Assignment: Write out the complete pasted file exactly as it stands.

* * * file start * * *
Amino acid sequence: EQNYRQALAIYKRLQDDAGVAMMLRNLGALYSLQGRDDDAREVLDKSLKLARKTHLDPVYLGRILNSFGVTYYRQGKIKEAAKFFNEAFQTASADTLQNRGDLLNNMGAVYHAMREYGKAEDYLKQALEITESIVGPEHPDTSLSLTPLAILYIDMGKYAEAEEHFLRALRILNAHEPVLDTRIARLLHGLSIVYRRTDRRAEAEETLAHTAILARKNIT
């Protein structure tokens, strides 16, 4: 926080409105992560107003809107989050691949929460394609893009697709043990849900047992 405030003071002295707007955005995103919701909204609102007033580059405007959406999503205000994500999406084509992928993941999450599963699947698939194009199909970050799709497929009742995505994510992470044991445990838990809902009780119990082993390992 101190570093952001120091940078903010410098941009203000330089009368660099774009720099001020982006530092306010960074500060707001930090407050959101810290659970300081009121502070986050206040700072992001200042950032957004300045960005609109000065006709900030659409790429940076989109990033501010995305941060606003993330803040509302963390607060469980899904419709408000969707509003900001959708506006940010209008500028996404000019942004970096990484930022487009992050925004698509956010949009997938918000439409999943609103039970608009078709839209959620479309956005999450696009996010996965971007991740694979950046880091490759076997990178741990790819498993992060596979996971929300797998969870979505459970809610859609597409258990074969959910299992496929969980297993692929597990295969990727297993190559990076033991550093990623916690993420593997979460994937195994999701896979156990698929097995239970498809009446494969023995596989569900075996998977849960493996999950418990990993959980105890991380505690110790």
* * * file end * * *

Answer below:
Amino acid sequence: EQNYRQALAIYKRLQDDAGVAMMLRNLGALYSLQGRDDDAREVLDKSLKLARKTHLDPVYLGRILNSFGVTYYRQGKIKEAAKFFNEAFQTASADTLQNRGDLLNNMGAVYHAMREYGKAEDYLKQALEITESIVGPEHPDTSLSLTPLAILYIDMGKYAEAEEHFLRALRILNAHEPVLDTRIARLLHGLSIVYRRTDRRAEAEETLAHTAILARKNIT
């Protein structure tokens, strides 16, 4: 926080409105992560107003809107989050691949929460394609893009697709043990849900047992 405030003071002295707007955005995103919701909204609102007033580059405007959406999503205000994500999406084509992928993941999450599963699947698939194009199909970050799709497929009742995505994510992470044991445990838990809902009780119990082993390992 101190570093952001120091940078903010410098941009203000330089009368660099774009720099001020982006530092306010960074500060707001930090407050959101810290659970300081009121502070986050206040700072992001200042950032957004300045960005609109000065006709900030659409790429940076989109990033501010995305941060606003993330803040509302963390607060469980899904419709408000969707509003900001959708506006940010209008500028996404000019942004970096990484930022487009992050925004698509956010949009997938918000439409999943609103039970608009078709839209959620479309956005999450696009996010996965971007991740694979950046880091490759076997990178741990790819498993992060596979996971929300797998969870979505459970809610859609597409258990074969959910299992496929969980297993692929597990295969990727297993190559990076033991550093990623916690993420593997979460994937195994999701896979156990698929097995239970498809009446494969023995596989569900075996998977849960493996999950418990990993959980105890991380505690110790």